Talking Chairs
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9 tips for better proofreading

Proofreading can be tough. It can seem like no matter how much you read and re-read your content, errors still get through. On the Web, these errors can be corrected easily enough, but in print, that’s another story. Next time you are tasked with proofreading a project, consider the following tips: 1. Avoid getting bored. Though proofing requires extreme focus and concentration, it can be boring. Try something that relieves your mind of the pressure, but enables you to stay focused. This could be chewing gum, tapping your foot, or listening to classical music. 2. Get...
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7 word-a-day resources to expand your vo...

I’ve often written of my love of words. I’ve explored words that are fun to pronounce, words that make writers swoon, made-up words andwords to describe people. There are also words to describe words and Janus words. For this week’s post, I went searching for new sources of words and found several “word-a-day” resources, apps, and websites. Here are some you might find worthwhile:   A Word A Day For 20 years, the wordsmith.org online service has been emailing a word a day to subscribers all over the world. The New York Times has called the service “the...
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Hyphens, dashes, and mass hysteria

My favorite exchange from the 1984 movie “Ghostbusters” comes when the team is trying to convince the mayor of New York to let them out of jail so they can re-capture the ghosts running amok in the city. Dr. Peter Venkman: This city is headed for a disaster or biblical proportions… Dr. Egon Spengler: Forty years of darkness! Earthquakes, volcanoes.. Winston Zeddemore: The dead rising from the grave! Dr. Peter Venkman: Human sacrifice! Dogs and cats living together! Mass hysteria! I sometimes like to apply those lines of dialogue to punctuation:...
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101 transitions to help connect your wri...

Transitions can make or break your writing. Good transition words connect sentences and paragraphs and turn disconnected writing into a unified whole. They help the reader (and writer) move from idea to idea. Transitions can also be tricky. Sometimes you need to use words other than “but,” “however” and “in addition,” yet it can be difficult to find that perfect connecting word. Consider the following phrases when you need some new transition ideas. above all accordingly admittedly after all afterward all things considered alternatively altogether an example...
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21 eye-grabbing headlines (for better or...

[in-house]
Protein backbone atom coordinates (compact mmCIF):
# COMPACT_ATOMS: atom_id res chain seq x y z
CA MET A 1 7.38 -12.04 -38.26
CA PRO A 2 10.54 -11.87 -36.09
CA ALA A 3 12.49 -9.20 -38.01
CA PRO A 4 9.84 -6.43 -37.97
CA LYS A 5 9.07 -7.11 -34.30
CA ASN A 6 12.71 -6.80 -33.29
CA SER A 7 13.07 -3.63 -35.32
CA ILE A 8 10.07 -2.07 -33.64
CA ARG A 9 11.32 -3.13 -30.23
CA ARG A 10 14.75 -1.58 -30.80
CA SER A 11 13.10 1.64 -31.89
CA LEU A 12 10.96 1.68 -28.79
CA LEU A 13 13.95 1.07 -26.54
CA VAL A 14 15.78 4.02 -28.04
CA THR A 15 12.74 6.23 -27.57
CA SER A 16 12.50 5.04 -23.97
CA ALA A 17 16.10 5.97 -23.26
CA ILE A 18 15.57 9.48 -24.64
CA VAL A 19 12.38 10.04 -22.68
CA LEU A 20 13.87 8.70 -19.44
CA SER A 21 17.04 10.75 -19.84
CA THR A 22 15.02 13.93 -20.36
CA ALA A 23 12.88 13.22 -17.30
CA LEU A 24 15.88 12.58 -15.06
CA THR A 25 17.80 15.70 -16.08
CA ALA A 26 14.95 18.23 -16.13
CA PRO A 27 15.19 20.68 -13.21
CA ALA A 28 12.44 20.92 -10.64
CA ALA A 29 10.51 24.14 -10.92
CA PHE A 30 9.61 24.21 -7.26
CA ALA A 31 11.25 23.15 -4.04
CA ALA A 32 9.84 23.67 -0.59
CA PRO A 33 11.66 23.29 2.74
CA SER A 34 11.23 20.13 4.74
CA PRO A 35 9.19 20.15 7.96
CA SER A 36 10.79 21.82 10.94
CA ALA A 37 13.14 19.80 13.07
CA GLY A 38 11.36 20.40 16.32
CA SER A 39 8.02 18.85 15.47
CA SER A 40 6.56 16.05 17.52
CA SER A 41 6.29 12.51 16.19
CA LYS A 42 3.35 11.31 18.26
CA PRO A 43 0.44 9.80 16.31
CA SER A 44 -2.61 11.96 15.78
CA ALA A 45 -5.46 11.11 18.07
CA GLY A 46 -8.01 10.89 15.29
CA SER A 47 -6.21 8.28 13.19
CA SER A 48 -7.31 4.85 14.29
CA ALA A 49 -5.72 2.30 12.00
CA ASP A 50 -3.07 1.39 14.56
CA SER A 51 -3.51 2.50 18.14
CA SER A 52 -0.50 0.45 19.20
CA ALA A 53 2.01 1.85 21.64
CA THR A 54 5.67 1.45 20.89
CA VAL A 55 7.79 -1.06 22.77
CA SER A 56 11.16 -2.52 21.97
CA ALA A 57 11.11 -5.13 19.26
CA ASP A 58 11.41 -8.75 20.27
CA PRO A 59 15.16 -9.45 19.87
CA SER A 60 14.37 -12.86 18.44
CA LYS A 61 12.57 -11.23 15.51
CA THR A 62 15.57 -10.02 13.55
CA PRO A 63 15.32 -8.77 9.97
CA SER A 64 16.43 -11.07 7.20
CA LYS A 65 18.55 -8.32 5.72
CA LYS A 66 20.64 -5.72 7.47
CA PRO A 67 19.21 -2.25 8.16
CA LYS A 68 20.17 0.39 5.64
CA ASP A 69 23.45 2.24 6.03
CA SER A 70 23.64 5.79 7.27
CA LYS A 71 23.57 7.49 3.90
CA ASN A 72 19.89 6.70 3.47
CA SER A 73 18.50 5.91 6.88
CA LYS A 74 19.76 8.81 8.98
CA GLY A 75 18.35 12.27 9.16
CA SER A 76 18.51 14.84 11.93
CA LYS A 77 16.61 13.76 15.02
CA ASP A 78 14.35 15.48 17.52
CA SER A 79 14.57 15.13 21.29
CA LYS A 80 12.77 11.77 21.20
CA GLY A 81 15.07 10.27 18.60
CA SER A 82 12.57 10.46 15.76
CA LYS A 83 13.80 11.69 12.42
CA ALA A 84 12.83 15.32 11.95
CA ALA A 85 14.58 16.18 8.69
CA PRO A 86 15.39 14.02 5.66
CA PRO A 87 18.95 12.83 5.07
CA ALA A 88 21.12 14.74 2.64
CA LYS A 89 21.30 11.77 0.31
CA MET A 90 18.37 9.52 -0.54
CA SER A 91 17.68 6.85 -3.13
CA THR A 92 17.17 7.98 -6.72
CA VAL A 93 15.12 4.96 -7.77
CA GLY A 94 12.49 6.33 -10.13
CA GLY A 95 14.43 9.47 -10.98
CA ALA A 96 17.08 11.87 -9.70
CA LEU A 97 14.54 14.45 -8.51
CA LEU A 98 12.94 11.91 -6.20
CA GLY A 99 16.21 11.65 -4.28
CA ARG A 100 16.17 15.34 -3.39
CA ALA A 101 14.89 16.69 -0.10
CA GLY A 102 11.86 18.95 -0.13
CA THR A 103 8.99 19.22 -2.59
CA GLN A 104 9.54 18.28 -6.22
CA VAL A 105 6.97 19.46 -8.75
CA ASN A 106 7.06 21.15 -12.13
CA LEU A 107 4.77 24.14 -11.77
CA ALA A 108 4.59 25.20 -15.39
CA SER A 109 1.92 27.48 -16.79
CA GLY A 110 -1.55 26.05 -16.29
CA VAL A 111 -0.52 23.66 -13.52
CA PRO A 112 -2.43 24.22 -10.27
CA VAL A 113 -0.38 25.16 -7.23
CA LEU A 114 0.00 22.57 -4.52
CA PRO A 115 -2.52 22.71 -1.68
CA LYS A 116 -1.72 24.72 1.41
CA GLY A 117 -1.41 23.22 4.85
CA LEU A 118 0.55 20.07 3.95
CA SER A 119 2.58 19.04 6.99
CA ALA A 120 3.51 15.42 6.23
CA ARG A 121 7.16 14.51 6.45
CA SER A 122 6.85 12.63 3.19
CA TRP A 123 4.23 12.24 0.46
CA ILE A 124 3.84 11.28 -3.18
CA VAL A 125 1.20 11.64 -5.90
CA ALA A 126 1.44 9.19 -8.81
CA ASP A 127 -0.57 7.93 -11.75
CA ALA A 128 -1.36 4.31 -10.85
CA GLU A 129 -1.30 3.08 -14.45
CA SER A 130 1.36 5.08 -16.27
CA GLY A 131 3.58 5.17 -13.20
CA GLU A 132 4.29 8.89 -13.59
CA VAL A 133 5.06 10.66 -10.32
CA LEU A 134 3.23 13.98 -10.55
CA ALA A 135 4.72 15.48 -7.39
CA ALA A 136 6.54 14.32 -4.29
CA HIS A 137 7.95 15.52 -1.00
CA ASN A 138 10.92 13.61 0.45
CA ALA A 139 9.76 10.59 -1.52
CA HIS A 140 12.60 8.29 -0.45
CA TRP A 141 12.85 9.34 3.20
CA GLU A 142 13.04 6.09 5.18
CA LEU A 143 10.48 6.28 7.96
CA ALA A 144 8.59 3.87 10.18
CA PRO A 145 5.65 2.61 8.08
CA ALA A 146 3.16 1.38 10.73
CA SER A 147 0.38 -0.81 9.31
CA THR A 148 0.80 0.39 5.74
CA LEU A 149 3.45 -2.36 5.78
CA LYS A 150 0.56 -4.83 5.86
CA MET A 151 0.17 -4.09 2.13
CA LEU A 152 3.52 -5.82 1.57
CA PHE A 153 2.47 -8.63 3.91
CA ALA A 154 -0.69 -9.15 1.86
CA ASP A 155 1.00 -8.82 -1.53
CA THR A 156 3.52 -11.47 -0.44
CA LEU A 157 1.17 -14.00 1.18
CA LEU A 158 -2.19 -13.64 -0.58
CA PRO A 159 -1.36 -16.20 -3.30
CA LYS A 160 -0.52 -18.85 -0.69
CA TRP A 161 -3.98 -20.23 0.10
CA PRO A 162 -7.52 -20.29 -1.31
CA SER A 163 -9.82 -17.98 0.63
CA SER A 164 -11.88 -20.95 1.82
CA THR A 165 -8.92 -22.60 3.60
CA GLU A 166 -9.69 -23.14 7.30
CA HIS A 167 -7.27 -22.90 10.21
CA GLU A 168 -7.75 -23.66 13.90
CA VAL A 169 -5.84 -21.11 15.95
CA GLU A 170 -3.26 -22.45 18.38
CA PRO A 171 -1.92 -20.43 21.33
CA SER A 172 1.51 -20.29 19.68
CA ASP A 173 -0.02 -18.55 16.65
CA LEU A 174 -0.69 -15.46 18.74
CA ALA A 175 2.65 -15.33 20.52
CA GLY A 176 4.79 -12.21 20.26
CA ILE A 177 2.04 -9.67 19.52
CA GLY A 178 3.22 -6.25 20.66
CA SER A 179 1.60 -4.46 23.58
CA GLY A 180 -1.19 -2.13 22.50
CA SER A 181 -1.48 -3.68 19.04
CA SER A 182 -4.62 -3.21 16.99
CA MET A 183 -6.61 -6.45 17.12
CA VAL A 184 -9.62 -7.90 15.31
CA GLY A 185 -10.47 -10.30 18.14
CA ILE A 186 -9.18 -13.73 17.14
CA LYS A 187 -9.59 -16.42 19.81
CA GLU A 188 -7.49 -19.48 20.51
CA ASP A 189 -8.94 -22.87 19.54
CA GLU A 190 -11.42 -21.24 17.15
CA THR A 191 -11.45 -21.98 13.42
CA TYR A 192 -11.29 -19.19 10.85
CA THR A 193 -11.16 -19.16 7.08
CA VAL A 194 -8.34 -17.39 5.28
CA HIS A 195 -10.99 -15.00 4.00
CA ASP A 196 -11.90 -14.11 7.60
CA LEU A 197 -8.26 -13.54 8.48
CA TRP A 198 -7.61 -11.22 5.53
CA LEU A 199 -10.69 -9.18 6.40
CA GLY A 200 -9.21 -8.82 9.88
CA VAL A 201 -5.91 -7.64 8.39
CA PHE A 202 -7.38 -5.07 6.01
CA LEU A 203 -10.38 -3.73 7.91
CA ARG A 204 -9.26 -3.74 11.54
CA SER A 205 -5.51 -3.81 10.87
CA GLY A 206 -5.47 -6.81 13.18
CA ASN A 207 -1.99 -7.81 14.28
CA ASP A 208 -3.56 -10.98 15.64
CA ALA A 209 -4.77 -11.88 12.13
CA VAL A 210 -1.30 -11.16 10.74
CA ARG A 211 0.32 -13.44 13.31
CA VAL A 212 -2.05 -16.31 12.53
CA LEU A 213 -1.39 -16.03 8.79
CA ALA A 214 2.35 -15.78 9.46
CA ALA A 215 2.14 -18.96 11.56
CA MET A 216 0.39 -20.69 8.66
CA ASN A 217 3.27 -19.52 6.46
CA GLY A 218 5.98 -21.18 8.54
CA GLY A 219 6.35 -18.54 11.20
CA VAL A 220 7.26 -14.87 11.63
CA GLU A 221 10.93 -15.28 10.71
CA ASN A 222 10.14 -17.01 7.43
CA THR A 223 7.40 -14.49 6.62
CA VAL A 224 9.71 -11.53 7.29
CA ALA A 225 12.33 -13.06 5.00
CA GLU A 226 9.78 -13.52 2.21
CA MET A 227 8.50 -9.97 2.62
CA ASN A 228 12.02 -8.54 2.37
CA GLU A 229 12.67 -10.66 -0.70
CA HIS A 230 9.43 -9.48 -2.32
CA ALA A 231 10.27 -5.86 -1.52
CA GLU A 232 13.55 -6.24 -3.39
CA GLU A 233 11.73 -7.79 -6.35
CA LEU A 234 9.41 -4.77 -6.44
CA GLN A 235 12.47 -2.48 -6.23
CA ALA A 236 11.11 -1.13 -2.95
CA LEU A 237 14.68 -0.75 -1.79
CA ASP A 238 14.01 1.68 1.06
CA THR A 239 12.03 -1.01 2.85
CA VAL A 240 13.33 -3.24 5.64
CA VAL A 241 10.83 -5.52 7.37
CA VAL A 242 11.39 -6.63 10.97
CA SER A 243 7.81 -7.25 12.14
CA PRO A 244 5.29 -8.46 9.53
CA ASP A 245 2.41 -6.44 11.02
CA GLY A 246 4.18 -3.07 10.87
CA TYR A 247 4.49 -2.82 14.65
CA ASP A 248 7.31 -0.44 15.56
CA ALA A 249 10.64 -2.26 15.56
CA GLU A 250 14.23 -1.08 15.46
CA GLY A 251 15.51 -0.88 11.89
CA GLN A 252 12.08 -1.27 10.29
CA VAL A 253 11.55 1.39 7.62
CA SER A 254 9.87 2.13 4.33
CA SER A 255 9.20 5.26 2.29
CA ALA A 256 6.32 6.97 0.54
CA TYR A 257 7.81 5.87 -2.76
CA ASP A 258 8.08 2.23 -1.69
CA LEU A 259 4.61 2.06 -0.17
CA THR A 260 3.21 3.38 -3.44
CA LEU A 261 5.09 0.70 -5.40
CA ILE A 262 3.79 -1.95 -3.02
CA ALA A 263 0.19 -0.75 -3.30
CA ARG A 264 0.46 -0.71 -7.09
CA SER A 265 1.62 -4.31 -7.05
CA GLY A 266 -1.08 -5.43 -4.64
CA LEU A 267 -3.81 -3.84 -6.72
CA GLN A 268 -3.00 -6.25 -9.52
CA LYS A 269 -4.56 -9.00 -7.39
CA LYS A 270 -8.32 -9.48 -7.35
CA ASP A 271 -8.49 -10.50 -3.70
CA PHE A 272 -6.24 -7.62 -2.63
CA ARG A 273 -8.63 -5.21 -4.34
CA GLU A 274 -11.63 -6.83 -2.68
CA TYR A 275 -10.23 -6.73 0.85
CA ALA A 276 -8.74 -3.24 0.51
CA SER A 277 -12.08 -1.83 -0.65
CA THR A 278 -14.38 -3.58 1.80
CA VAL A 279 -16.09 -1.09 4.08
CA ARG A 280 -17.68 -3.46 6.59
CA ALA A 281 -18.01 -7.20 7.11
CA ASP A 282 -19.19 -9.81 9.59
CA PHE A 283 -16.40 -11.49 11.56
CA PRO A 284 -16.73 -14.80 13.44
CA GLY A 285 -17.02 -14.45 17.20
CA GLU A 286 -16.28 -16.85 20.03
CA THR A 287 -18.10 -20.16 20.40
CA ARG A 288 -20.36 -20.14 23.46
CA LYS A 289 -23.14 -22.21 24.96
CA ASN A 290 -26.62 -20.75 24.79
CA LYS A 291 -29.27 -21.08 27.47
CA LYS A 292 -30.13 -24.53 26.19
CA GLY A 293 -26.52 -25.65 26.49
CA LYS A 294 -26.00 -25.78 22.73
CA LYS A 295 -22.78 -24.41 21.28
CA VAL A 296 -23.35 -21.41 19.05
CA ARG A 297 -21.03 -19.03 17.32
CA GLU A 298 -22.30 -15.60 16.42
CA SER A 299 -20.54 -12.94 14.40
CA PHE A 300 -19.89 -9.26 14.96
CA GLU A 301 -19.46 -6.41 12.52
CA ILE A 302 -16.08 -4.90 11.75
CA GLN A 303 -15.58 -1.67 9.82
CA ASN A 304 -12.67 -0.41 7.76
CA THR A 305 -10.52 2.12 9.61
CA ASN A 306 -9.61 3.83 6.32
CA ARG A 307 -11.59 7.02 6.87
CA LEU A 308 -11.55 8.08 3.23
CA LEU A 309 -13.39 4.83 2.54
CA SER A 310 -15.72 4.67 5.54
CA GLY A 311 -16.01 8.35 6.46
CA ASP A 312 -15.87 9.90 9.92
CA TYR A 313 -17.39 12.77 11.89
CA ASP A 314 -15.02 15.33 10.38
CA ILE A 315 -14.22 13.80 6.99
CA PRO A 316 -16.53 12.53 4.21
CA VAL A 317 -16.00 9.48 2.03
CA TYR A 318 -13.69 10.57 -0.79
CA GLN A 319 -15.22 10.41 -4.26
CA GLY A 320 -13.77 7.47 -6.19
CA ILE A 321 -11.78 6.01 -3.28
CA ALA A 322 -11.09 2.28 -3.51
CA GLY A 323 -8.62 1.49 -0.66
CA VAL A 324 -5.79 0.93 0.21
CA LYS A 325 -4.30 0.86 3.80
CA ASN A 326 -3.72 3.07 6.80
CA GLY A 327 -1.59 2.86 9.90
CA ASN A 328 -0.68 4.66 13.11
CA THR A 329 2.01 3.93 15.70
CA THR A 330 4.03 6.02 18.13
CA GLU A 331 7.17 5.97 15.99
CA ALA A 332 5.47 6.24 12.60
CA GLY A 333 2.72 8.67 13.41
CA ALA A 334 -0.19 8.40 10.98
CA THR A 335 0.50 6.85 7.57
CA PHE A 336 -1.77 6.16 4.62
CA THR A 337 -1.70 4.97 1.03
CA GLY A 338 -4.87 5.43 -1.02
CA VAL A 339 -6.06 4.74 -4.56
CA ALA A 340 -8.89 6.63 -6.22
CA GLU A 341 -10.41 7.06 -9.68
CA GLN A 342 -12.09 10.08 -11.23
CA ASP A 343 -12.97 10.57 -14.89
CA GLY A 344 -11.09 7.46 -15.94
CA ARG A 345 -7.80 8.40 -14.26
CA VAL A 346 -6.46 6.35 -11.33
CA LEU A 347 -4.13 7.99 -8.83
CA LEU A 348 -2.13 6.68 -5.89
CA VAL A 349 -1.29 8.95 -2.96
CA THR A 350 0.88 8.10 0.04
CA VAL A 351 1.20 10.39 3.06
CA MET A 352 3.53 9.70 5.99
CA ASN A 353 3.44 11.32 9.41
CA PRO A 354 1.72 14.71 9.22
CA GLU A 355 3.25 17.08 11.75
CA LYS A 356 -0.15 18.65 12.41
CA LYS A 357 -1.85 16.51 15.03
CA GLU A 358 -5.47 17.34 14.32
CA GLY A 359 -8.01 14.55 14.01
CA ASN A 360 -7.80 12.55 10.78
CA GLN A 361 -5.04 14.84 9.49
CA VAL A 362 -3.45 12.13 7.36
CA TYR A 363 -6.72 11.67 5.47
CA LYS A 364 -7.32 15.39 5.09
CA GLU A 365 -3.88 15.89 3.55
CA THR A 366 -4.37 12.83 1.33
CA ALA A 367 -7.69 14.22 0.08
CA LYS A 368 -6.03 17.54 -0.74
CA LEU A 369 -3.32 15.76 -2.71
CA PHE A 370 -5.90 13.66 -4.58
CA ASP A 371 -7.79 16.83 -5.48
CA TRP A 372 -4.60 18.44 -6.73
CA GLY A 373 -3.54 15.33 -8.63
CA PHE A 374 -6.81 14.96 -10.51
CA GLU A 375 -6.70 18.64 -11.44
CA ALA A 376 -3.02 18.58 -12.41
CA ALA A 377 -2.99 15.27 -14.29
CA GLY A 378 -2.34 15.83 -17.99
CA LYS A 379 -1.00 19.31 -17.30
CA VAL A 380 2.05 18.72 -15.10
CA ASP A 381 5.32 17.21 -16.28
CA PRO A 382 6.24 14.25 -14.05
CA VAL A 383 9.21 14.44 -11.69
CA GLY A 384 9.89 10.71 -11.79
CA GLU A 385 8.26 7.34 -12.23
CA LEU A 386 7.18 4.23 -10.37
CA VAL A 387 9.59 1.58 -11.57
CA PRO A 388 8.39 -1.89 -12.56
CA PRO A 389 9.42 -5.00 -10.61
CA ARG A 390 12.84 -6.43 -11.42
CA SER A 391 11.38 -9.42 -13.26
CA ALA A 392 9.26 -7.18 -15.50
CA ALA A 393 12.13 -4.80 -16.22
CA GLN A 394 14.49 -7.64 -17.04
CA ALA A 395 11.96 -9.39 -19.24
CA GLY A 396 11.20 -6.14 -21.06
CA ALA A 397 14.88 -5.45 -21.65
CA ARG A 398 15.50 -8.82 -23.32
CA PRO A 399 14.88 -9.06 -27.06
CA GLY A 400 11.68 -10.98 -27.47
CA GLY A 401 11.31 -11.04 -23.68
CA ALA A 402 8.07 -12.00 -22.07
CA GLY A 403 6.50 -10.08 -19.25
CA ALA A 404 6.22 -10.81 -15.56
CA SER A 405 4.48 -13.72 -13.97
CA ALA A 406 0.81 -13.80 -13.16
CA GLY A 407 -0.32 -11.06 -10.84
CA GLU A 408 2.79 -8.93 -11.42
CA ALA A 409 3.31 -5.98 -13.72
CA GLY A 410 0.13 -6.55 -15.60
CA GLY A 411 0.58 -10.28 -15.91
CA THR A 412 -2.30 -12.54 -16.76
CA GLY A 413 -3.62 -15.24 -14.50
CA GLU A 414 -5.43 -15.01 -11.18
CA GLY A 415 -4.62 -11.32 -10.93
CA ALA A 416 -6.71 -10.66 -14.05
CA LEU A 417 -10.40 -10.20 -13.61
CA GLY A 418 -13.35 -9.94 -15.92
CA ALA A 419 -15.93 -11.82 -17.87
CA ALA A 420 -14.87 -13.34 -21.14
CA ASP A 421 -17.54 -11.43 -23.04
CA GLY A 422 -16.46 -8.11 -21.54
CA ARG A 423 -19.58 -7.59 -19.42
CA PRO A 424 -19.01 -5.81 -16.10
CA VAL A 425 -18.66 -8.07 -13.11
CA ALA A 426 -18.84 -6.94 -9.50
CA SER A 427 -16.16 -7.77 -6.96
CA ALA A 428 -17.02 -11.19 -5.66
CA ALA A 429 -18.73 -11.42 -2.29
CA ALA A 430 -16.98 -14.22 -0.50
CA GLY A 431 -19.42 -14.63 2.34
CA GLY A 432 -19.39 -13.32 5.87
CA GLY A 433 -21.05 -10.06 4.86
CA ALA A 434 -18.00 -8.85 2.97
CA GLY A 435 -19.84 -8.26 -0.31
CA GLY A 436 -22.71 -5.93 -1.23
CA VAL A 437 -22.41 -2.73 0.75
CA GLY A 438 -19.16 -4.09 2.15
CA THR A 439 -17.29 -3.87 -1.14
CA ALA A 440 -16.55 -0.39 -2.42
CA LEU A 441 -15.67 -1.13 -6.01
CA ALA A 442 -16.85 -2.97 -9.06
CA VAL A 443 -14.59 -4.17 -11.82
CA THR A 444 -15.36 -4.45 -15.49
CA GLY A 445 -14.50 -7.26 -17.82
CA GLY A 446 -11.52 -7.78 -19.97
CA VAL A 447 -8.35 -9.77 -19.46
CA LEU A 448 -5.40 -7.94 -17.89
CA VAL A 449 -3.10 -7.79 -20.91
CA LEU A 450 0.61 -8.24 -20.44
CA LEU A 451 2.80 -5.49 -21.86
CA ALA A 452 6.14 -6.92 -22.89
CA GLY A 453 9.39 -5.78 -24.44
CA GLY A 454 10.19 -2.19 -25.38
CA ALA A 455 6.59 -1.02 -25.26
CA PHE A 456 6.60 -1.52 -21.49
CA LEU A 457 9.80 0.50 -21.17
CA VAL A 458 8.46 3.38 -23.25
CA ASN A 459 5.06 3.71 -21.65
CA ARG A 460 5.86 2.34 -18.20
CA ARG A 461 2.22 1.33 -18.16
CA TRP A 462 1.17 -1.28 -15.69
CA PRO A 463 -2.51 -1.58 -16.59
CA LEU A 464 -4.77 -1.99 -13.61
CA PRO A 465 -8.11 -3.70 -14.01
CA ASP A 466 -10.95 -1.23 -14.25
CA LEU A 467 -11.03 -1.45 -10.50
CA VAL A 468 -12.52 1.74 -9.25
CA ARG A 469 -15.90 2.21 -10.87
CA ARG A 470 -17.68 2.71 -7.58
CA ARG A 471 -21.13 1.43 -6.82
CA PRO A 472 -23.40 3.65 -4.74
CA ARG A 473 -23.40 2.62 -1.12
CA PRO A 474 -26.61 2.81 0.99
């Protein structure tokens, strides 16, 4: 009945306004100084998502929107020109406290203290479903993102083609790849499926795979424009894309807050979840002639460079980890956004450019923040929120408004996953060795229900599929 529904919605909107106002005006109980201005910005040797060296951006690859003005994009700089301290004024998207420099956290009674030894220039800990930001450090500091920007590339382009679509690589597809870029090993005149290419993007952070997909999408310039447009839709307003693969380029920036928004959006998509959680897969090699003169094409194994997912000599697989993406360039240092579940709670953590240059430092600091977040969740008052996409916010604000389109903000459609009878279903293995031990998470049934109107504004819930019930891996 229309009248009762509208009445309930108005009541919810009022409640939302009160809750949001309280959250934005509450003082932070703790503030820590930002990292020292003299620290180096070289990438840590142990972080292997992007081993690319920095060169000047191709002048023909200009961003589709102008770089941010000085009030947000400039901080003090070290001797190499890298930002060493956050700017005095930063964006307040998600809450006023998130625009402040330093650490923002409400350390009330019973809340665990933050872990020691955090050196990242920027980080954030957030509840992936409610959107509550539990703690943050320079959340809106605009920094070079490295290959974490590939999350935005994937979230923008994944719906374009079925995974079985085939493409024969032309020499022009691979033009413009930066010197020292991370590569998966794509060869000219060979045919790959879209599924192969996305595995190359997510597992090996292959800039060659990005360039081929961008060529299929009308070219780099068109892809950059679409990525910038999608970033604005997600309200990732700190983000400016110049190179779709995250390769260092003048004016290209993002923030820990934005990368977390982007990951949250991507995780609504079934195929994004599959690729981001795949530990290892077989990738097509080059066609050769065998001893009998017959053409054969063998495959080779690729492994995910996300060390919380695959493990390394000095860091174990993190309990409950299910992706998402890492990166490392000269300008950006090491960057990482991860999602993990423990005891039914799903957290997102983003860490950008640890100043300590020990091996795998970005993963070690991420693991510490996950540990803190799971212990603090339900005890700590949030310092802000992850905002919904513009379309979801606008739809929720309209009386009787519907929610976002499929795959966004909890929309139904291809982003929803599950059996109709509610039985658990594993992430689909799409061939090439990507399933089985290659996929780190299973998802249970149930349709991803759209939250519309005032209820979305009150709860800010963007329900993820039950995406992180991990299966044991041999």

I don’t like to admit this, but I’m terrible at writing headlines. It’s the pressure. A headline not only has to summarize the article, it also has to grab the reader’s attention and lure him or her into the story. While recently reviewing articles on how to write better headlines, I stumbled upon several lists of funny, outlandish and ridiculous headlines. I found them particularly inspirational. Here are a few of my favorites: County to pay $250,000 to advertise lack of funds Volunteers search for old Civil War planes Meeting on open meetings is closed Ten...
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4 steps to help you conquer any editing ...

Professional editors are often made painfully aware that not all writers are created equal. Some of the content we are asked to edit may require a complete rewrite. Other pieces of writing may need only a single change. Because it can be tough to edit the work of writers with varying degrees of skill, I’ve created a process that helps me edit on different levels. Editing to improve the structure of an article or press release is different from editing for style and usage. Here’s a four-step method to help you “divide and conquer” any editing task. 1. Read...
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3 more examples of bad email manners

Several weeks ago, I wrote a blog post on bad email manners. It described four egregiously rude email tactics and asked PR Daily readers to share their own examples. Here are some of those responses: The fake forward “Lately I’ve been receiving emails disguised as forwarded messages (from PR publications no less). It’s a weak attempt to make it look like someone is forwarding you information when in reality it’s still an e-blast.” The forward with no explanation “The email blunder/bad manners that drives me crazy is forwarded emails with no...
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What your writing style says about your ...

What does your writing style reveal about your personality? How about your client’s personality? Find out with IBM’s Watson Personality Insights Service. Input any text — a set of tweets, an email, a blog post, an article — and Watson will analyze the characteristics of the person who wrote it. Try it. Watson, the cognitive computer system that can help diagnose disease, generate recipes, and win at Jeopardy — is being put to use to “help businesses better understand their clients and improve customer satisfaction by anticipating customer needs and...